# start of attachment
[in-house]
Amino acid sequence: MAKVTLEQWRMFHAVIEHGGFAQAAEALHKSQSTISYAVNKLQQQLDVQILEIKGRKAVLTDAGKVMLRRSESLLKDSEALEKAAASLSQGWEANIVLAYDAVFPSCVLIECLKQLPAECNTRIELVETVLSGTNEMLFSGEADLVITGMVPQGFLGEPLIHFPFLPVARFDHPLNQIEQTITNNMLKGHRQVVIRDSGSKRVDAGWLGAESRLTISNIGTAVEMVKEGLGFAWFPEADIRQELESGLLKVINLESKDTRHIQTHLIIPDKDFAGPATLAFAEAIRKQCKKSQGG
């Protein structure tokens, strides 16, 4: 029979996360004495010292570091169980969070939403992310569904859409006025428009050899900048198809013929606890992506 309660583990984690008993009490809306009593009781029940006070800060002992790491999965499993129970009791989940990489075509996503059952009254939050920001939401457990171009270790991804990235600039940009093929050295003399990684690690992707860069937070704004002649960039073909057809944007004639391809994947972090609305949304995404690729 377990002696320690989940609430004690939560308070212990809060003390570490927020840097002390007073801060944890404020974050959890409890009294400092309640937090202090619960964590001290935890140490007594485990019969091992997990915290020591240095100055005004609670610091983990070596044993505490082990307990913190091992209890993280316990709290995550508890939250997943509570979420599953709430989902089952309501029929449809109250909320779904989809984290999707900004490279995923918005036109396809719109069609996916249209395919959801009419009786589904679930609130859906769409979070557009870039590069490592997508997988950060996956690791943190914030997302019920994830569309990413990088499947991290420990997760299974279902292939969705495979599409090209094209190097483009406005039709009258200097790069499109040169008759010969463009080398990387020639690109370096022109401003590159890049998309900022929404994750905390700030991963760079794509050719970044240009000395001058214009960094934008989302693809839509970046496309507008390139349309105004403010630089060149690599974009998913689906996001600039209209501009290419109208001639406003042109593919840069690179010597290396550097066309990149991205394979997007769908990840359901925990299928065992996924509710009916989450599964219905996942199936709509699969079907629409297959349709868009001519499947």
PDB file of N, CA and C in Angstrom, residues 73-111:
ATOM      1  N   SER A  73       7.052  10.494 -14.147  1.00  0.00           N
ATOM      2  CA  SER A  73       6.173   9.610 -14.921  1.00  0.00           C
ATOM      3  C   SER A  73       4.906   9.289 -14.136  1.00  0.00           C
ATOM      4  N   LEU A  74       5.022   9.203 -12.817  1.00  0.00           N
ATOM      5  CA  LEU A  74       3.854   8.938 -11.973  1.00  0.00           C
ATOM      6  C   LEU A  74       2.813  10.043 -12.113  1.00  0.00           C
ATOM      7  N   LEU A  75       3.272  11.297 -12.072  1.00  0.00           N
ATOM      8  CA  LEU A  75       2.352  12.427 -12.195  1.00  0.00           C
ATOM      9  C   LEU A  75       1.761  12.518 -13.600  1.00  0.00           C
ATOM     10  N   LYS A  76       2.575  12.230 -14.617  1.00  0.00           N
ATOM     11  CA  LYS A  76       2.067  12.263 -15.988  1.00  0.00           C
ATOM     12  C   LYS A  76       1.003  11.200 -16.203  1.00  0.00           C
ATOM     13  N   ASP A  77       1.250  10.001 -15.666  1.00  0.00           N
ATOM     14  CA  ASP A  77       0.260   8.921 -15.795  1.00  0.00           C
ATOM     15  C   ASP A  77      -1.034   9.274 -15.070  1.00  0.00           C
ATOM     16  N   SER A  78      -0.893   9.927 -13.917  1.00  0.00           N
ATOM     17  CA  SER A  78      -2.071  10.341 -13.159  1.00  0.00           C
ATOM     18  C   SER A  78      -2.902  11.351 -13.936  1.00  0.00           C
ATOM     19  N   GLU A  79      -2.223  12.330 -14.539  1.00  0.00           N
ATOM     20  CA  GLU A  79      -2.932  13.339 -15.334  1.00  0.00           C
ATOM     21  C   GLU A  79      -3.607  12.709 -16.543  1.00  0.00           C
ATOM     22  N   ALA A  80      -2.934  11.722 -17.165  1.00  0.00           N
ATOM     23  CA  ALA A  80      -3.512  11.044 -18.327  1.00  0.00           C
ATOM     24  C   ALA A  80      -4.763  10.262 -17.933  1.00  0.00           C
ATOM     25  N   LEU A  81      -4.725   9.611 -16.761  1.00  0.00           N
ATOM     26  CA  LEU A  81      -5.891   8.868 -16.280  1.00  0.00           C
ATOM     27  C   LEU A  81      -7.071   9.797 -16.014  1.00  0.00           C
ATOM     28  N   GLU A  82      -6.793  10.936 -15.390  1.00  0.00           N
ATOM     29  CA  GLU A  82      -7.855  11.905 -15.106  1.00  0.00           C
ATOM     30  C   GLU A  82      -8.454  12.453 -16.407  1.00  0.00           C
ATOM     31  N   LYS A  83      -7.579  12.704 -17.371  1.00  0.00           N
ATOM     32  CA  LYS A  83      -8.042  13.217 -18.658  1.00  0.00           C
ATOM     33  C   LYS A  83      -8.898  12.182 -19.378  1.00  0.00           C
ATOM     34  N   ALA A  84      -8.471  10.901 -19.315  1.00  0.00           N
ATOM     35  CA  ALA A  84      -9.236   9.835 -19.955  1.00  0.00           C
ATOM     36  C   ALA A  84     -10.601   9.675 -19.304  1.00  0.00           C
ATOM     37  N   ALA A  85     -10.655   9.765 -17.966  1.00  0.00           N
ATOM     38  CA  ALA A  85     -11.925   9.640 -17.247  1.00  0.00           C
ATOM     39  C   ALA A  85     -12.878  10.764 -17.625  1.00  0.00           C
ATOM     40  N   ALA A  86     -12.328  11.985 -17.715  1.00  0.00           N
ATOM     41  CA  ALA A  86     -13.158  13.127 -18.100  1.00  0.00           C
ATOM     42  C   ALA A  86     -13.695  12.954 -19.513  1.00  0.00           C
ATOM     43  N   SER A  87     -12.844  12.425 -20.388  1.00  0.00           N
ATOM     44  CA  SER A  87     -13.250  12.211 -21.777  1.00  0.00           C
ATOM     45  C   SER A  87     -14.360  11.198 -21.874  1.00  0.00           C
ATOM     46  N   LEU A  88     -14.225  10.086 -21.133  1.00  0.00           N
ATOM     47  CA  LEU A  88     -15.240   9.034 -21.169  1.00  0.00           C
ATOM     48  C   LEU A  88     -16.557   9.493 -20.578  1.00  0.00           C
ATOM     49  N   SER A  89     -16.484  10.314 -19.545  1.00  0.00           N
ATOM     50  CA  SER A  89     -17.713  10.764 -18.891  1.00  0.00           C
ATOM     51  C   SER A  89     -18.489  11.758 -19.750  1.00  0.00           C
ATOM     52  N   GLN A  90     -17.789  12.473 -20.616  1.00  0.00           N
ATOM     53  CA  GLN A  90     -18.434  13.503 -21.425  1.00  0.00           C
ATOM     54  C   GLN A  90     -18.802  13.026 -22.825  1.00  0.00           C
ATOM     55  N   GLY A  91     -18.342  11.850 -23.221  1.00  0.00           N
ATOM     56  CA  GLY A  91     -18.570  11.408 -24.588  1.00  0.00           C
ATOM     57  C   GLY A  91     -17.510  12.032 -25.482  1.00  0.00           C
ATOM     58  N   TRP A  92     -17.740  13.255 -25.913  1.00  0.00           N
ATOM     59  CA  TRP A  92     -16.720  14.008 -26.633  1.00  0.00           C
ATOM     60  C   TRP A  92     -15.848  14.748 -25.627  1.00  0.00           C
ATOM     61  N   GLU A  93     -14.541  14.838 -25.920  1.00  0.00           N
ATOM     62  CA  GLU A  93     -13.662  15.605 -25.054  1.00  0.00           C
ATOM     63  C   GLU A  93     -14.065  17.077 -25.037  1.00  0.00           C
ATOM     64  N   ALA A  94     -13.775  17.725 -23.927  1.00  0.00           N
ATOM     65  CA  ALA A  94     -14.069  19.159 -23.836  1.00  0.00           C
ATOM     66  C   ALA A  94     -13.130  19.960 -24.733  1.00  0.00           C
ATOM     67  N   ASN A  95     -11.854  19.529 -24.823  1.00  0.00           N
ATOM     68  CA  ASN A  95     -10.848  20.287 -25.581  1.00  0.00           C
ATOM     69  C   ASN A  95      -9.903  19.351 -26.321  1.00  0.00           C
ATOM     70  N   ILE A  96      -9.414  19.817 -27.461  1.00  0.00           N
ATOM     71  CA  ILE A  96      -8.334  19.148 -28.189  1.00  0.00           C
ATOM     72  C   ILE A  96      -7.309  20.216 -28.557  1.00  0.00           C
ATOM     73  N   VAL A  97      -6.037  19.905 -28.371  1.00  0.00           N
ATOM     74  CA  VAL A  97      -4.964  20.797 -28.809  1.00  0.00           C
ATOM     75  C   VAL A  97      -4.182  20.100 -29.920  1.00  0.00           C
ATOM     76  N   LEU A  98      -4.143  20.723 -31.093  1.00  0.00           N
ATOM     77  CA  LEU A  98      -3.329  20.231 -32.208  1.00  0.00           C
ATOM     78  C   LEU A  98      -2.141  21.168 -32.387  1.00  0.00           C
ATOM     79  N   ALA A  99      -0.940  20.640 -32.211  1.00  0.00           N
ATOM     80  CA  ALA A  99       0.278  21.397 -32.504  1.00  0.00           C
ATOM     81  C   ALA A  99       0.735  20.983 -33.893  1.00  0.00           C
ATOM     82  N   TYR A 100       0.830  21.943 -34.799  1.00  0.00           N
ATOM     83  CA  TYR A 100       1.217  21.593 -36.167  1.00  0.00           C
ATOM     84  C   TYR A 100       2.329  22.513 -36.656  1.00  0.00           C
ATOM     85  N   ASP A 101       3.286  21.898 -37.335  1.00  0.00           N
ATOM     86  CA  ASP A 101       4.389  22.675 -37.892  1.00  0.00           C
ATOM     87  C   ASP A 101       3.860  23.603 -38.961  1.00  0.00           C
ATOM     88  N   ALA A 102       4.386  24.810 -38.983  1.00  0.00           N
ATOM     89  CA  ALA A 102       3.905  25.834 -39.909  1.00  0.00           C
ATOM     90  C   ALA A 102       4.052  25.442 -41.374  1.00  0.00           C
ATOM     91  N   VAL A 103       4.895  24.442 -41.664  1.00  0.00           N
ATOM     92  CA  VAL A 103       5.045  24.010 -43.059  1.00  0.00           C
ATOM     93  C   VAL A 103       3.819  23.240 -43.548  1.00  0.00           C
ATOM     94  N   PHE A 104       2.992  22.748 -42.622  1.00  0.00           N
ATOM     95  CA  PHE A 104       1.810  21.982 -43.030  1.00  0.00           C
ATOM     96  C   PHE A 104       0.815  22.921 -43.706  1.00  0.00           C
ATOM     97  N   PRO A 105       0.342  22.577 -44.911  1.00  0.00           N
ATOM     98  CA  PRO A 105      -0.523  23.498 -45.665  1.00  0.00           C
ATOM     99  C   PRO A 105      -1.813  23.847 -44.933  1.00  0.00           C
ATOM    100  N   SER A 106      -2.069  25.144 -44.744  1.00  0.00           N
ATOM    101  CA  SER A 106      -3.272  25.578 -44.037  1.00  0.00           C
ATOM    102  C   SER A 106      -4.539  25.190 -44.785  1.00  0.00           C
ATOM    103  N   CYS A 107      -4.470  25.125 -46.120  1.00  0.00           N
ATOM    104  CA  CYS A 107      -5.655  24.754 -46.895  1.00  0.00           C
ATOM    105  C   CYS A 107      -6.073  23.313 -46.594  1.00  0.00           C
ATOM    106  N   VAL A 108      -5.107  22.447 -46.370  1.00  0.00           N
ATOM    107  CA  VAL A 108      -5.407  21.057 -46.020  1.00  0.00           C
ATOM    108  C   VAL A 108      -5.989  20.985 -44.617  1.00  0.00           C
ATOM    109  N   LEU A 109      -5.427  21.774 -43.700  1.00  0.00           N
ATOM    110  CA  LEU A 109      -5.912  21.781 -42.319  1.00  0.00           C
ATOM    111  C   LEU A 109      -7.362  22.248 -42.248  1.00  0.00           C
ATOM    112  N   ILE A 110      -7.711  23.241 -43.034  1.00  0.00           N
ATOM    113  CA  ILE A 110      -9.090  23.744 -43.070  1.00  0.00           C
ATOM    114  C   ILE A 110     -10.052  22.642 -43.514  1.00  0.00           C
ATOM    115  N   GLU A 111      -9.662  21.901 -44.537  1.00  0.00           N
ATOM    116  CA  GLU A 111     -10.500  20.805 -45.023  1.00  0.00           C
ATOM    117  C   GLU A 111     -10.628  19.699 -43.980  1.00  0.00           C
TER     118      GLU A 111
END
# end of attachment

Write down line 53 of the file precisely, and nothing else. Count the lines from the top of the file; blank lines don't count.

ATOM     49  N   SER A  89     -16.484  10.314 -19.545  1.00  0.00           N